Designing a Smart Grid Network for All Stakeholders
Originally published June 1, 2013
For more than 100 years, electricity, water and gas meters were built as single-purpose devices for creating billing data. Because meters were (and still are) viewed as the cash registers, the focus has long remained on increasing their accuracy and reliability.
In the 1990s, with the availability of low-cost, low-power radios, some utilities enabled remote meter reading by installing radios inside the meters and using handheld devices and eventually mobile—van or airplane—devices. These initial meter-reading systems were referred to as AMR, automated meter reading. These AMR investments would typically provide a reasonable payback of about five years, but were limited to one-way, kilowatt-hour data collection. The systems did not, however, address commonly needed features, including demand reset and time-of-use metering. Such shortcomings limited AMR to simple residential and small commercial metering. Despite the shortcomings, the process improvements were significant enough that many utilities deployed AMR and the focus of the 1990s became centered on improving processes with the goal of lowering operating costs.
In 2003, Elster introduced a new approach to AMR and called it AMI, automated metering infrastructure. While AMR was a single-purpose system, kWh data collection, AMI was designed to be a multi-purpose system. Where early metering was product-focused and early meter reading was process-focused, AMI was deemed to be people-focused. The idea was that the investment should be positioned to serve people’s needs throughout the community— not just the needs of the utility meter reading department.
Addressing changing needs of the stakeholder
To help sustain this line of thinking, Elster developed a conceptual model called the 360 Degree View. This model can serve as a guidepost for all utility technology investments. The centerpiece of the 360 Degree View concept is that a smart grid network should be designed and architected with everyone’s needs in mind. A graphical depiction of this concept is shown.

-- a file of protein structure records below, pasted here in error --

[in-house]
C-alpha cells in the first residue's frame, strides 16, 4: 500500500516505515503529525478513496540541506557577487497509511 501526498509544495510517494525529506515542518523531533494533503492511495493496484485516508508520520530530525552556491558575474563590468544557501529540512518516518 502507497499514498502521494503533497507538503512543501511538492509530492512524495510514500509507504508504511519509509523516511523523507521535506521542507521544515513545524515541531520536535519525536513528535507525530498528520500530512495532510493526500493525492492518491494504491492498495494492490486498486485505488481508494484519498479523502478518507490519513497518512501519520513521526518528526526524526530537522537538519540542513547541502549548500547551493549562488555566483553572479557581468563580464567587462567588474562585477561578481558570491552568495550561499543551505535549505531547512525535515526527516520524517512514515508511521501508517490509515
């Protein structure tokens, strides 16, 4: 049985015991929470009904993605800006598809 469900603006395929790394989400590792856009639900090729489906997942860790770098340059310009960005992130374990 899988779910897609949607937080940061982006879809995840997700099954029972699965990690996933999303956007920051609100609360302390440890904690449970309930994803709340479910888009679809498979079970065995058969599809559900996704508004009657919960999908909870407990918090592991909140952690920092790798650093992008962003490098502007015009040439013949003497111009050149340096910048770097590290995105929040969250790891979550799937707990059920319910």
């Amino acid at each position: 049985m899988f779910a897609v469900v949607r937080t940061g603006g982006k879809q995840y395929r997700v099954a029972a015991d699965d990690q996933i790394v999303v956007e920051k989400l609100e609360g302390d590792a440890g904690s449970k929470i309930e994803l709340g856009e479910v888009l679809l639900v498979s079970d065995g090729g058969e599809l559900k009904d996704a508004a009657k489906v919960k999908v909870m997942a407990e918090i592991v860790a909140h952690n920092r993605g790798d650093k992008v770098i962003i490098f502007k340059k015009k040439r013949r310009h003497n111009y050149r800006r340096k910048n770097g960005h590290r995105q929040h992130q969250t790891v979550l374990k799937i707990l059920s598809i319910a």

The central theme to the 360 Degree View is to recognize all stakeholders while solutions are developed. For many technologists, this means getting out of their comfort zone (the yellow quadrant focused on utility engineers) and addressing the other quadrants (consumers, community leaders, and utility executives) as they design their solutions. Ultimately, the goal is to design and communicate a system for the benefit of the whole community. This approach can help address the different and changing needs of the stakeholders in the different quadrants of the 360 model.
Among many technology vendors, public power utilities are viewed as more risk-averse, more cautious to adopt and more burdened by budget pressures than cooperatives and investor-owned utilities. But an honest assessment of a reluctance to invest in new grid technologies must recognize that for too long, the decisions about technology investments have remained disconnected from public power consumers and their community leaders.
Consumers want convenience and choice regarding rates, load control programs and conservation efforts. Utilities must make clear how new investments in advanced metering, outage management, SCADA and other smart grid technologies will provide products and services consumers will value. The goal is to build and describe a value package that is so compelling that public power customers urge city officials to upgrade their electric systems and services.
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